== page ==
Krishna and Christ: Debunking the Parallels between Jesus and Krishna
Key Classical Indian Sources for the Stories of Krishna’s Life: Mahabharata (= M, c. 300 BC- c. 300 AD), Harivamsha (c. 450 AD), Vishnu Purana (= VP c. 400-500 AD), Bhagavata Purana (= BP, c. 950 AD).1 The most influential telling is the last mentioned, the BP.
Common False Claims: (1) Krishna was born of the virgin Devaki / Devaka /Yasoda (2) on December 25th and was (3) crucified (4) between two thieves (5) for our sins,2 (6) rose from the dead and ascended into heaven, and (7) and he was born/died c. 1200 BC.
The Real Story:
(1) Krishna wasthe 8th son ofVasudeva and Devaki. The name of their first son was Kirtiman.3 The BP credits the pregnancy to “mental transmission”4 through the mind of Vasudeva into the womb of Devaki. That detail is from a late source (c. 950 AD), does not really represent a virgin birth, since Devaki was not a virgin, and is not present in the earlier accounts of Krishna’s birth in the H (c. 450 AD) and VP (c. 400-500 AD). The names Devaka (used by Christopher Hitchens and the source he plagiarized5) and Yasoda (used by Kersey Graves6) are errors deriving from a basic ignorance of the story.
(2) The celebration of Krishna’s birthday is one of the most prominent festivals in India, which takes place in the late summer or early fall (Bhadra in the North of India, Shravana in the South).7 The idea that that his birthday was celebrated on December 25 derives from no other source than ignorant and/or dishonest English-speaking “Freethinkers” who falsely claimed that Shravana “answers to our December.”8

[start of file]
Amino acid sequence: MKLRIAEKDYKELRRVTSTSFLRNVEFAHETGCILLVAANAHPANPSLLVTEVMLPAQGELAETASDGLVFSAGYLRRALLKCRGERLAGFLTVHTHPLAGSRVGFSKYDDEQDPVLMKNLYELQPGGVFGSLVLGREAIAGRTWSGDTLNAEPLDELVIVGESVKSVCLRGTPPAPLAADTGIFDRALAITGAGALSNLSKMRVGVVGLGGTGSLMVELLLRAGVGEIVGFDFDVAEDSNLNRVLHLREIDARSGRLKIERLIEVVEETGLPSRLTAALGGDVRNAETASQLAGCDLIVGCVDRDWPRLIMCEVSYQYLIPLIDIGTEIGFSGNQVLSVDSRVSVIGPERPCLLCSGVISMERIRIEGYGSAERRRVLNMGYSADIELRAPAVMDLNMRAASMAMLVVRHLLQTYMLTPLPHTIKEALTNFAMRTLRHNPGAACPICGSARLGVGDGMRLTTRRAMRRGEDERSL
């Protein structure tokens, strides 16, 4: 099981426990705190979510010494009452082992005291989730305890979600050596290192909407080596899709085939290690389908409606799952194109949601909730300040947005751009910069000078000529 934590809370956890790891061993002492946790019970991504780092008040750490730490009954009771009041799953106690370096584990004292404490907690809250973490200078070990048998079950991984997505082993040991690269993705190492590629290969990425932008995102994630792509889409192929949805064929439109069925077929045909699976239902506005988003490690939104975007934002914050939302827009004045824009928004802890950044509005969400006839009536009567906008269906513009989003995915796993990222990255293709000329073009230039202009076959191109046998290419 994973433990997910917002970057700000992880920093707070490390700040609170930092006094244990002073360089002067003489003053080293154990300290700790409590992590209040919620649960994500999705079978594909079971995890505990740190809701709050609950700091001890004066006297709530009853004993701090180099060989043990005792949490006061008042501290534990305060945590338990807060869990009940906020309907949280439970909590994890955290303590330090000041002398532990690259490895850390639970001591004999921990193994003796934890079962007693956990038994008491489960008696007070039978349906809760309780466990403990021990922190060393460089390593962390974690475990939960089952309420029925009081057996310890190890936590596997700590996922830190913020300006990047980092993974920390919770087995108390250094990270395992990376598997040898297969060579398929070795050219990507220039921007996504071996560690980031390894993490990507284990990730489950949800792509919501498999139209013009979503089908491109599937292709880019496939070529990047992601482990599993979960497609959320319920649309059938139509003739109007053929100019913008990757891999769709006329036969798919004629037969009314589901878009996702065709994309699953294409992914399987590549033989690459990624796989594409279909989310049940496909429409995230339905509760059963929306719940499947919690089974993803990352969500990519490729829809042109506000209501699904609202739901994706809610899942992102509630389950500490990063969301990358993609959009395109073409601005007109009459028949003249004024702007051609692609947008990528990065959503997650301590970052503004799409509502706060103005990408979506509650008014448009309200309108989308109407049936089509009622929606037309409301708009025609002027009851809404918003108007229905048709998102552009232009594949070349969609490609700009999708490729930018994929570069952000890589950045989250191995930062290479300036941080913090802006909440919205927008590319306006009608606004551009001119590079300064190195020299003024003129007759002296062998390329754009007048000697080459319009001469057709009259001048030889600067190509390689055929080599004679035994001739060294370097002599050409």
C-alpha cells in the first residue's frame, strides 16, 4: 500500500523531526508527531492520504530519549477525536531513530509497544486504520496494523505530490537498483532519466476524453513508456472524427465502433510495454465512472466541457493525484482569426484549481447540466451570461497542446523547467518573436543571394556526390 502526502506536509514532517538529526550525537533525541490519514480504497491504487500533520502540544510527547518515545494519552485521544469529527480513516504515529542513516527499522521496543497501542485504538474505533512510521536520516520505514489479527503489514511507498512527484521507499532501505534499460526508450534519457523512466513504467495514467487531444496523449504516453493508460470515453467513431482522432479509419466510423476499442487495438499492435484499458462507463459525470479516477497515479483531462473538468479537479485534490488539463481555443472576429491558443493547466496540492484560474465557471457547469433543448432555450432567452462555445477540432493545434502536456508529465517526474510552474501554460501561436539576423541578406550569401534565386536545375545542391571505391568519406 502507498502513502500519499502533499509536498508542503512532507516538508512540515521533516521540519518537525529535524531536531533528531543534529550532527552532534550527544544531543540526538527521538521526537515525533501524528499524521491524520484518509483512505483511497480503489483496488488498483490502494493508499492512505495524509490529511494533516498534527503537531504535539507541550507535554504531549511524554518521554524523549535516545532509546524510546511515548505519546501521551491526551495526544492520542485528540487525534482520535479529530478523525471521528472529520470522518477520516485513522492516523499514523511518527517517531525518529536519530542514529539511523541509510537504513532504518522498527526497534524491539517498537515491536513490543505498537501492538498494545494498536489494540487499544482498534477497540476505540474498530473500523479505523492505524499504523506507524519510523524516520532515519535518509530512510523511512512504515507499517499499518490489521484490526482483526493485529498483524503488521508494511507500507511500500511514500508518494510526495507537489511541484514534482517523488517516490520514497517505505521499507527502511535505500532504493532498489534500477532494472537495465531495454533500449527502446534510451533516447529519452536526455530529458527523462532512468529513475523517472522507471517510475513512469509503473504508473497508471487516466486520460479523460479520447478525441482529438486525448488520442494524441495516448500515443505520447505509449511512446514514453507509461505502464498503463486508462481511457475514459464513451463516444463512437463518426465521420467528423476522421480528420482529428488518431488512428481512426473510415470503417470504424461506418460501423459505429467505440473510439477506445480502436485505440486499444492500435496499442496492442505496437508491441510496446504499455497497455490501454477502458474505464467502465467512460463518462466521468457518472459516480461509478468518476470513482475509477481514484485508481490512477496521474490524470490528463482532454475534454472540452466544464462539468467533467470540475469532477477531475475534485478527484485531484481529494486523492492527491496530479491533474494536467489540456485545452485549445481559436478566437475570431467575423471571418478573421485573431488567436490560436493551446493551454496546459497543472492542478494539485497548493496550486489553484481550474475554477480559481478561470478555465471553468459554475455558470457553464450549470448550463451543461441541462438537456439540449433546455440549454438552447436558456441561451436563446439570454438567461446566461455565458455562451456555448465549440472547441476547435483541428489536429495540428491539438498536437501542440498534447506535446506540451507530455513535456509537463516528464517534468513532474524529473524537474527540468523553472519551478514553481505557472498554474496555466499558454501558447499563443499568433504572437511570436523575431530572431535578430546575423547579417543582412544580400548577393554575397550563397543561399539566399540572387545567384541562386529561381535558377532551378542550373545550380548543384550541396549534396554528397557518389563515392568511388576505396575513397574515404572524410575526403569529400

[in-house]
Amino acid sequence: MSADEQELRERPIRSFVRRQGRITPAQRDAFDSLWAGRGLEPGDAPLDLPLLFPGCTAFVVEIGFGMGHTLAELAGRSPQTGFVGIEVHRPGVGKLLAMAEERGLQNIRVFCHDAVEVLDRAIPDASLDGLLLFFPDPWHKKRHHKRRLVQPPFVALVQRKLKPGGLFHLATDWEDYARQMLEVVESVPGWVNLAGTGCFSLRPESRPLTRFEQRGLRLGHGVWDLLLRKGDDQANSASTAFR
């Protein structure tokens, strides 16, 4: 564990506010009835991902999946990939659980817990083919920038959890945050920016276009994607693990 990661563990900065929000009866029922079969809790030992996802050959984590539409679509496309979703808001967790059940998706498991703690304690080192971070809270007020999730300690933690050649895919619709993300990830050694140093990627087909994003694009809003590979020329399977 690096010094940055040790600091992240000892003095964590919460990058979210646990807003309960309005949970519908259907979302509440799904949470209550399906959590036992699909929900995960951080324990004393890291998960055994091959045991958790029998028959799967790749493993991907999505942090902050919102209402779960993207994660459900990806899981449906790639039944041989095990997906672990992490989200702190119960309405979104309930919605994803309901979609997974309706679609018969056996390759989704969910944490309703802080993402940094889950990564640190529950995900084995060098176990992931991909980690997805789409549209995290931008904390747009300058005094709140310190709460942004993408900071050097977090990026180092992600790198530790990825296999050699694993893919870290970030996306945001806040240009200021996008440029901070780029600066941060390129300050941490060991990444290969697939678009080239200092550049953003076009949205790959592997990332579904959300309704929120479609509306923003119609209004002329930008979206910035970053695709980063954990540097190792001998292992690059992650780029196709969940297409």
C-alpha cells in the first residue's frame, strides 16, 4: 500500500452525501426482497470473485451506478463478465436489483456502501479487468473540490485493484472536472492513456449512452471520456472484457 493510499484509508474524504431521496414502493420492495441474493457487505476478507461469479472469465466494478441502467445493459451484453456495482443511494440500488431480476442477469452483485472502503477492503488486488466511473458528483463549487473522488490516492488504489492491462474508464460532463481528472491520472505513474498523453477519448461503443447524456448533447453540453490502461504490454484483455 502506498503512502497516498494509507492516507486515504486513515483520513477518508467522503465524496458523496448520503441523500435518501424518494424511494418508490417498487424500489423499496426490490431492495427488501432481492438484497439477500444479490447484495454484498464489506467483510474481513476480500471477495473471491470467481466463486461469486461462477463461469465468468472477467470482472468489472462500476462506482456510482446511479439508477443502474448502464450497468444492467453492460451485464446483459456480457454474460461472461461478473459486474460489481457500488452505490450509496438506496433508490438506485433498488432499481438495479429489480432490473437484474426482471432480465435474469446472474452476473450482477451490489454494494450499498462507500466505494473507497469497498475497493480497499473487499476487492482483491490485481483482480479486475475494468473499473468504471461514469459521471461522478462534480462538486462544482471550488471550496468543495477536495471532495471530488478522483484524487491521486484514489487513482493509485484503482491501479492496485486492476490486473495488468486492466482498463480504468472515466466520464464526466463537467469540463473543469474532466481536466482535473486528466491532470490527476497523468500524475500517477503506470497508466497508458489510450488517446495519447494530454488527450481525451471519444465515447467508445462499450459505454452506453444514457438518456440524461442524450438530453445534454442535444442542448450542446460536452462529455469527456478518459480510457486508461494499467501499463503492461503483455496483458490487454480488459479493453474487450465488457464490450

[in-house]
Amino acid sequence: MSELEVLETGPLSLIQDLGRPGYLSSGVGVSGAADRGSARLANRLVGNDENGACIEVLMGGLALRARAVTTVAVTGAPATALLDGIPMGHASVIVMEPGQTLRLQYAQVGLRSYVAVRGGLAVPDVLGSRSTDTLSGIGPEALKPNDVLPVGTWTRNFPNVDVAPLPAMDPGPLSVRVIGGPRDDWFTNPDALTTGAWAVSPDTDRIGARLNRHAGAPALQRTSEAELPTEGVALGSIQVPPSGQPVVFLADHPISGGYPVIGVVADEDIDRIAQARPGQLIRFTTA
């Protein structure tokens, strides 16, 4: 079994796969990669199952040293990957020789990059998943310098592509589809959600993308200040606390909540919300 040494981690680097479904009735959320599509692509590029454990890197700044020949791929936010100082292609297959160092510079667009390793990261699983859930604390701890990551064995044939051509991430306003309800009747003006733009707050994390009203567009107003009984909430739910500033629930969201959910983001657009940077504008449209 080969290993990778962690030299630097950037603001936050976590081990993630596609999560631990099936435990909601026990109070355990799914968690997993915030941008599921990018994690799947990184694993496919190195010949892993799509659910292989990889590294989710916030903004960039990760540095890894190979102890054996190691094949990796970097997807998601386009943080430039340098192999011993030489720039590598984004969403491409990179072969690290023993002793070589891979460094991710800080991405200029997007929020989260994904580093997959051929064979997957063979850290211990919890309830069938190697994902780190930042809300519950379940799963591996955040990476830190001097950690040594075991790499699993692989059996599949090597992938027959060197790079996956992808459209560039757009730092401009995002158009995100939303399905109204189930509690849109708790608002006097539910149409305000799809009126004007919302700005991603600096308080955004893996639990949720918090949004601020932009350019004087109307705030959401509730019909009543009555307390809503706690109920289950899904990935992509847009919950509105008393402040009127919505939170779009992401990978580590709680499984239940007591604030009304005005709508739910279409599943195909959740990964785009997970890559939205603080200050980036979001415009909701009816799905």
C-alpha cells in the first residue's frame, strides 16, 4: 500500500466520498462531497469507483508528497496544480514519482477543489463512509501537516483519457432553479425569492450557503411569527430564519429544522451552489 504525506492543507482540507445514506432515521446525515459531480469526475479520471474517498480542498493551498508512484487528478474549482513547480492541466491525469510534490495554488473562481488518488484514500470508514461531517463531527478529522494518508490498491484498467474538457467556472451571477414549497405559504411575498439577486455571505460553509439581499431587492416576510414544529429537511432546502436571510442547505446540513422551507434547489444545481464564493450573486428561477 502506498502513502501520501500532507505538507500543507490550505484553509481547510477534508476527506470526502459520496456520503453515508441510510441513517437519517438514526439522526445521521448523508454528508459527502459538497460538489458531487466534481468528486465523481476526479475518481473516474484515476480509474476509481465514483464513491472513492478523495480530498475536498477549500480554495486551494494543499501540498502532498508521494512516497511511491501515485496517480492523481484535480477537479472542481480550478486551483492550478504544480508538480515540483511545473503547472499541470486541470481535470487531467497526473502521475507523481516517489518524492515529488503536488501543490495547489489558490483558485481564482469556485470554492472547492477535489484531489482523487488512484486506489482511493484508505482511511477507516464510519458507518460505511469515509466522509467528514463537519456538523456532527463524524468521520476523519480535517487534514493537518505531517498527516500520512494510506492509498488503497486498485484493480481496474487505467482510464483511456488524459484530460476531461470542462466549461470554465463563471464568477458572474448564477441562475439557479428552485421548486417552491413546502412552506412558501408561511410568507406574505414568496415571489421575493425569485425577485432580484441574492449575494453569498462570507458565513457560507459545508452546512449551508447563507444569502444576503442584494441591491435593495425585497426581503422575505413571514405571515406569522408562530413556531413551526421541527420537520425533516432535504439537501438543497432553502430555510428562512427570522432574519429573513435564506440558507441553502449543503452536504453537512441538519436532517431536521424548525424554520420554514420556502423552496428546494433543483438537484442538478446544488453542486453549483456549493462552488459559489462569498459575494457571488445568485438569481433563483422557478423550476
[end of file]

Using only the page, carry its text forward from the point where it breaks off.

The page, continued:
(3) Krishna was not crucified. He died when the hunter Jara shot him in the sole of his foot. In most stories it was said to be an accident9; in one story, Jara was actually a demon getting revenge for being killed by Krishna in a previous life.10 The reason Krishna died the way he did was that with the exception of the soles of his feet his body was invincible due to a boon granted him by the sage Durvāsas.11
(4) Crucified between two thieves? Nothing like that at all in the authentic Hindu sources.
(5) Krishna died not for our sins but in fulfillment of two curses made against him and his clan: (i) the curse of the widow Gandhari, for not stopping the battle in which her husband Dhritarashtra died,12 and (ii) the curse of the Brahmanas, for a stunt Krishna’s son, Samba, played on some holy men.13
(6) Krishna’s spirit does ascend, but his body remains on earth and is cremated.14
PICTURES FALSELY PUT FORWARD AS REPRESENTING KRISHNA CRUCIFIED KRISHNA
(1) The image to the left, often erroneously said to represent the crucified Krishna, is actually a bronze Irish crucifix figure known since the 19th century, of a sort that is extremely common not only in Ireland but also throughout Europe. Here is a similar one from France dated to the 13th century and currently in the Nelson-Atkins Museum in Kansas City, MO (right).17